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Neurocrit Care. 2018 Oct 8. doi: 10.1007/s12028-018-0620-y. [Epub ahead of print]

Effects of Osmotic Therapy on Pupil Reactivity: Quantification Using Pupillometry in Critically Ill Neurologic Patients.

Ong C1,2,3, Hutch M4, Barra M5,6, Kim A7,6, Zafar S5,6, Smirnakis S7,6,8.

Author information

1
Boston University School of Medicine, Boston, USA. cjong@bu.edu.
2
Brigham and Women's Hospital, Boston, USA. cjong@bu.edu.
3
Harvard Medical School, Boston, USA. cjong@bu.edu.
4
Boston University School of Medicine, Boston, USA.
5
Massachusetts General Hospital, Boston, USA.
6
Harvard Medical School, Boston, USA.
7
Brigham and Women's Hospital, Boston, USA.
8
Jamaica Plain VA Hospital, Boston, USA.

Abstract

BACKGROUND:

Osmotic therapy is a critical component of medical management for cerebral edema. While up to 90% of neurointensivists report using these treatments, few quantitative clinical measurements guide optimal timing, dose, or administration frequency. Its use is frequently triggered by a qualitative assessment of neurologic deterioration and/or pupil size, and anecdotally appears to improve pupil asymmetry suggestive of uncal herniation. However, subjective pupil assessment has poor reliability, making it difficult to detect or track subtle changes. We hypothesized that osmotic therapy reproducibly improves quantitative pupil metrics.

METHODS:

We included patients at two centers who had recorded quantitative pupil measurements within 2 h before and after either 20% mannitol or 23.4% hypertonic saline in the neurosciences intensive care unit. The primary outcome was the Neurologic Pupil Index (NPi), a composite metric ranging from 0 to 5 in which > 3 is considered normal. Secondary outcomes included pupil size, percent change, constriction and dilation velocity, and latency. Results were analyzed with Wilcoxon signed-rank tests, Chi-square and multi-level linear regression to control for other edema-reducing interventions.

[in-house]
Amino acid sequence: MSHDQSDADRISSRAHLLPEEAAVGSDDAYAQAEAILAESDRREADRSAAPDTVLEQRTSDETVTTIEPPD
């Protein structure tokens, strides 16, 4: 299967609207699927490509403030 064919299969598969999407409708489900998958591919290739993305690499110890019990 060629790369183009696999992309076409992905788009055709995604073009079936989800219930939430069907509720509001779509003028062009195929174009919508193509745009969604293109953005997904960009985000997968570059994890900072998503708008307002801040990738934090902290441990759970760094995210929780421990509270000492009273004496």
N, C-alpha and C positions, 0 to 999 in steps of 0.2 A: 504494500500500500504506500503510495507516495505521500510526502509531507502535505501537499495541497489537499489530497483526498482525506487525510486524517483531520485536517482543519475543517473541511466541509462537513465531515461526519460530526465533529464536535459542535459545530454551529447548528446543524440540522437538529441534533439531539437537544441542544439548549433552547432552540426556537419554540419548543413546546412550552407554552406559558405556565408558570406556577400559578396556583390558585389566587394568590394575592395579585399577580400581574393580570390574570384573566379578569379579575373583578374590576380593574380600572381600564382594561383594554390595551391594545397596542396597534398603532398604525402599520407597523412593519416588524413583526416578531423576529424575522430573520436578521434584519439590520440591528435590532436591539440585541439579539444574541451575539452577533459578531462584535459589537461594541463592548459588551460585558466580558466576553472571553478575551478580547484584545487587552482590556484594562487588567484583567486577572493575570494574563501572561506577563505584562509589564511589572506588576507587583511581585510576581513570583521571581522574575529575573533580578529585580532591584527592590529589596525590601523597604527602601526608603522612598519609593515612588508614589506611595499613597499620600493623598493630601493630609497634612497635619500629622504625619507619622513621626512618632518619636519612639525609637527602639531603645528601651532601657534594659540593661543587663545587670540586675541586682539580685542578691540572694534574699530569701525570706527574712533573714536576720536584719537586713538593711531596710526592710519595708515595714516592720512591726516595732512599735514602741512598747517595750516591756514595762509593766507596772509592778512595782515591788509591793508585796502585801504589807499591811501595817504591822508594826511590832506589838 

RESULTS:

Out of 72 admissions (403 paired pupil observations), NPi significantly differed within 2 h of osmotic therapy when controlling for other commonly used interventions in our whole cohort (β = 0.08, p = 0.0168). The effect was most pronounced (β = 0.57) in patients with abnormal NPi prior to intervention (p = 0.0235).

CONCLUSIONS:

Pupil reactivity significantly improves after osmotic therapy in a heterogenous critically ill population when controlling for various other interventions. Future work is necessary to determine dose-dependent effects and clinical utility.

KEYWORDS:

Cerebral edema; Hypertonic saline; Mannitol

PMID:
30298336
DOI:
10.1007/s12028-018-0620-y

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